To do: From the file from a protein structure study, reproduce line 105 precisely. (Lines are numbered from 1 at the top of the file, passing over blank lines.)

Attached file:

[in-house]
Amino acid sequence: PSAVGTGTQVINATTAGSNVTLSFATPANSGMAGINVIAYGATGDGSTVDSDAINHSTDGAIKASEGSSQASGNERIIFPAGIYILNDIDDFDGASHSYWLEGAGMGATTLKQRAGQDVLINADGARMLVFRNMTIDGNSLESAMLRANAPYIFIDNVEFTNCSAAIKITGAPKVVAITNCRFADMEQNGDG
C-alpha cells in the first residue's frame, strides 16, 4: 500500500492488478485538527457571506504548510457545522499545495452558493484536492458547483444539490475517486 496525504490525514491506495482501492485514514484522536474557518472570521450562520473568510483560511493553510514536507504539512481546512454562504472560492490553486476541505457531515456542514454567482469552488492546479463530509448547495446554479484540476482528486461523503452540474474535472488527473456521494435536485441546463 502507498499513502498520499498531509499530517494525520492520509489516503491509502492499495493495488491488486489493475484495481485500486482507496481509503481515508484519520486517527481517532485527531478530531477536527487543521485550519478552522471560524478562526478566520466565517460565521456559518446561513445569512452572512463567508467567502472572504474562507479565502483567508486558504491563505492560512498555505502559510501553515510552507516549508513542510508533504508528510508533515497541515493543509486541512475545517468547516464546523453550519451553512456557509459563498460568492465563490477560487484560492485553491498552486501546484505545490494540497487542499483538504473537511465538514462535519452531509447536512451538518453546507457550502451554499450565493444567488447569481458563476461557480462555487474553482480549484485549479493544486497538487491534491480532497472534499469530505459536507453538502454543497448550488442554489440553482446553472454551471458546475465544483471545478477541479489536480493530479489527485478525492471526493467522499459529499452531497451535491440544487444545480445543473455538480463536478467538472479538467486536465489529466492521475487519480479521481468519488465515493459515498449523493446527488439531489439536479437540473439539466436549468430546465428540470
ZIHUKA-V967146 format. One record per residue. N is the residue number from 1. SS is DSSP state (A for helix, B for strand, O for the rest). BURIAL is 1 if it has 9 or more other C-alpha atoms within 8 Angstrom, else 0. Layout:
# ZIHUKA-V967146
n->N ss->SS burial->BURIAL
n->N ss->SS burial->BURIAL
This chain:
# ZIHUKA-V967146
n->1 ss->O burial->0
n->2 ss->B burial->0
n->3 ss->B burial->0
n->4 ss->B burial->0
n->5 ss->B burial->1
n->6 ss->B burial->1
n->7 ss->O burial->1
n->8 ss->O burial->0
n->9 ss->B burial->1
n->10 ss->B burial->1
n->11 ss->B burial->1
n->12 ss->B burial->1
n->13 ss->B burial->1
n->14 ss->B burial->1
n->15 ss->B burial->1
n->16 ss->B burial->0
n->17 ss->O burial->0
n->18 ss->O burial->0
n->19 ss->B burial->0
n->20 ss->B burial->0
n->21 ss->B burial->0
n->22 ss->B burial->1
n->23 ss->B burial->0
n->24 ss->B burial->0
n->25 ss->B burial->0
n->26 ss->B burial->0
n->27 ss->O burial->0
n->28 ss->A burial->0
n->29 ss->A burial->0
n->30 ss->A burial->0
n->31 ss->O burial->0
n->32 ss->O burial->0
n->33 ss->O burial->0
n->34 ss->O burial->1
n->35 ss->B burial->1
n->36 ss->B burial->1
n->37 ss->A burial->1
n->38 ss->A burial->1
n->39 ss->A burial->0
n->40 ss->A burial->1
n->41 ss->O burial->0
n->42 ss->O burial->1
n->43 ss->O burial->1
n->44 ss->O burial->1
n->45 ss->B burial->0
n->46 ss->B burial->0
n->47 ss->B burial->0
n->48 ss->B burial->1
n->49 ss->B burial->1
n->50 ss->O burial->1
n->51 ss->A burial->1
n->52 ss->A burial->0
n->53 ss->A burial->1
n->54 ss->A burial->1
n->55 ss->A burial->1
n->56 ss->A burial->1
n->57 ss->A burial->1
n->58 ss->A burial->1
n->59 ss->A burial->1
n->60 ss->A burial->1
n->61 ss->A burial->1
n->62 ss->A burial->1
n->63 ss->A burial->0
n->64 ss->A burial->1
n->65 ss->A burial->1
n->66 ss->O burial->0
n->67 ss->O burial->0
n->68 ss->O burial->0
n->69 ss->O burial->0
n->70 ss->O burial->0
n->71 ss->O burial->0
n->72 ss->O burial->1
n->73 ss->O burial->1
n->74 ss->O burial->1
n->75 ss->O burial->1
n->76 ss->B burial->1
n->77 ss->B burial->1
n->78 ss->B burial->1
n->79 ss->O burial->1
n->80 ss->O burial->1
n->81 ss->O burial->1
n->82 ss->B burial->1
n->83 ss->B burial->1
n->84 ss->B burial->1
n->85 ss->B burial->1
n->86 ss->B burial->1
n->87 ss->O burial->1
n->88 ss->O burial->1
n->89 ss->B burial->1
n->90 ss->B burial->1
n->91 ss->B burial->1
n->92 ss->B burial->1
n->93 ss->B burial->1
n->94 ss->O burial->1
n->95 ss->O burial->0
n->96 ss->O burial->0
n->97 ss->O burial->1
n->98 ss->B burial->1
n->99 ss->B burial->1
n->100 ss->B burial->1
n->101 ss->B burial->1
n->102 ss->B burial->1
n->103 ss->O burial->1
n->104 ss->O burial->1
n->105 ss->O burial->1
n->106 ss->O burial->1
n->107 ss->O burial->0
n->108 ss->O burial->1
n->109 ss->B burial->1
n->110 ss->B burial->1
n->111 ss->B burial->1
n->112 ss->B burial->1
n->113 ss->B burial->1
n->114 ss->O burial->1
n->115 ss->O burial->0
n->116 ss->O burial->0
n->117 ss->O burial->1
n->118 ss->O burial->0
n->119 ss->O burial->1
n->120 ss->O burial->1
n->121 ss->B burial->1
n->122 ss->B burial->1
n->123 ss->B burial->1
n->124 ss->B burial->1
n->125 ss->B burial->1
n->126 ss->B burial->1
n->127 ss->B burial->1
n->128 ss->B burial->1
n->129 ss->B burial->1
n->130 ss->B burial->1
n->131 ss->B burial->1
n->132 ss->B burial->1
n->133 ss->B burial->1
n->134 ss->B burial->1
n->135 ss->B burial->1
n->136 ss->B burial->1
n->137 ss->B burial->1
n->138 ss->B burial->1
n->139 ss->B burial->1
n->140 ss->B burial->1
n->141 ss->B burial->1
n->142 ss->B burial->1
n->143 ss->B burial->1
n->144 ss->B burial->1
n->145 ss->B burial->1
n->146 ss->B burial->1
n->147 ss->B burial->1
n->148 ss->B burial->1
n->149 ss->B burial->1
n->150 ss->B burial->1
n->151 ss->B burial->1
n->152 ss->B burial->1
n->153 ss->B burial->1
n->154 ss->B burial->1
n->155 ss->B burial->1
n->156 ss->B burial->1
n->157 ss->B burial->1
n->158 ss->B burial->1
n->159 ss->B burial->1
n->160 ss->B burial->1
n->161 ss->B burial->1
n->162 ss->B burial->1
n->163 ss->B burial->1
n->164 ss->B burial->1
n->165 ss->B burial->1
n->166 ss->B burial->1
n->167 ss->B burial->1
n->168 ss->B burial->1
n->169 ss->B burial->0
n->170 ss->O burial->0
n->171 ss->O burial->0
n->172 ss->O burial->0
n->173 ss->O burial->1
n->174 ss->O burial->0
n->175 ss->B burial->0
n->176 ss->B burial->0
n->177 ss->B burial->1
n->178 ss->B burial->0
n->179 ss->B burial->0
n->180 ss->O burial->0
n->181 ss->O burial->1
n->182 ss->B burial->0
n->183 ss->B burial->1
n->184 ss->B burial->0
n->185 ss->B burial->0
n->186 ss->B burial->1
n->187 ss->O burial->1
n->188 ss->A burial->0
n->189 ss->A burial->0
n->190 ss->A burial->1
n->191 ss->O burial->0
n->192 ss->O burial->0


n->96 ss->O burial->0